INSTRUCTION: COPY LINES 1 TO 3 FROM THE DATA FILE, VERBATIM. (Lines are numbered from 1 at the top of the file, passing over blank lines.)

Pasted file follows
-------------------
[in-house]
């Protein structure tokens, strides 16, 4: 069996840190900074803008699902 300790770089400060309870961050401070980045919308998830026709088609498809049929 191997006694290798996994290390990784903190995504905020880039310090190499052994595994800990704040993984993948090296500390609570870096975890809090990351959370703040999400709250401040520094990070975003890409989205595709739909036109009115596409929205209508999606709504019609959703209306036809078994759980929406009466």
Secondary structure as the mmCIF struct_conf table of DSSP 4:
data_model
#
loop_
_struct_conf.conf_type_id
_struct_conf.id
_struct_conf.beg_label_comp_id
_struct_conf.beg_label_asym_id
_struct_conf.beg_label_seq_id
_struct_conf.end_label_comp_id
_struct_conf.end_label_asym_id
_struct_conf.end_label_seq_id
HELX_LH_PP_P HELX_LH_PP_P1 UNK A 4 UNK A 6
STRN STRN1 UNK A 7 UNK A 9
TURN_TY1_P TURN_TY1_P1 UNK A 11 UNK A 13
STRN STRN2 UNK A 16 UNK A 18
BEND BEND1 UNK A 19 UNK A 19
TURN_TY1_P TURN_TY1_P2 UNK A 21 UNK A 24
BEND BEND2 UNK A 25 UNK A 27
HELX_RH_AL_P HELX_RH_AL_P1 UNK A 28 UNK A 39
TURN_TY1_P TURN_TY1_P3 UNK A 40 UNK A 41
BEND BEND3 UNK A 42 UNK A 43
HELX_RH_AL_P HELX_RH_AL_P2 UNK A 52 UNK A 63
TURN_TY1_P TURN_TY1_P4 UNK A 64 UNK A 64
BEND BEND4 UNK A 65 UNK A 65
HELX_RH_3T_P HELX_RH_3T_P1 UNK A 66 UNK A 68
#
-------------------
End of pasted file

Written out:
[in-house]
């Protein structure tokens, strides 16, 4: 069996840190900074803008699902 300790770089400060309870961050401070980045919308998830026709088609498809049929 191997006694290798996994290390990784903190995504905020880039310090190499052994595994800990704040993984993948090296500390609570870096975890809090990351959370703040999400709250401040520094990070975003890409989205595709739909036109009115596409929205209508999606709504019609959703209306036809078994759980929406009466």
Secondary structure as the mmCIF struct_conf table of DSSP 4: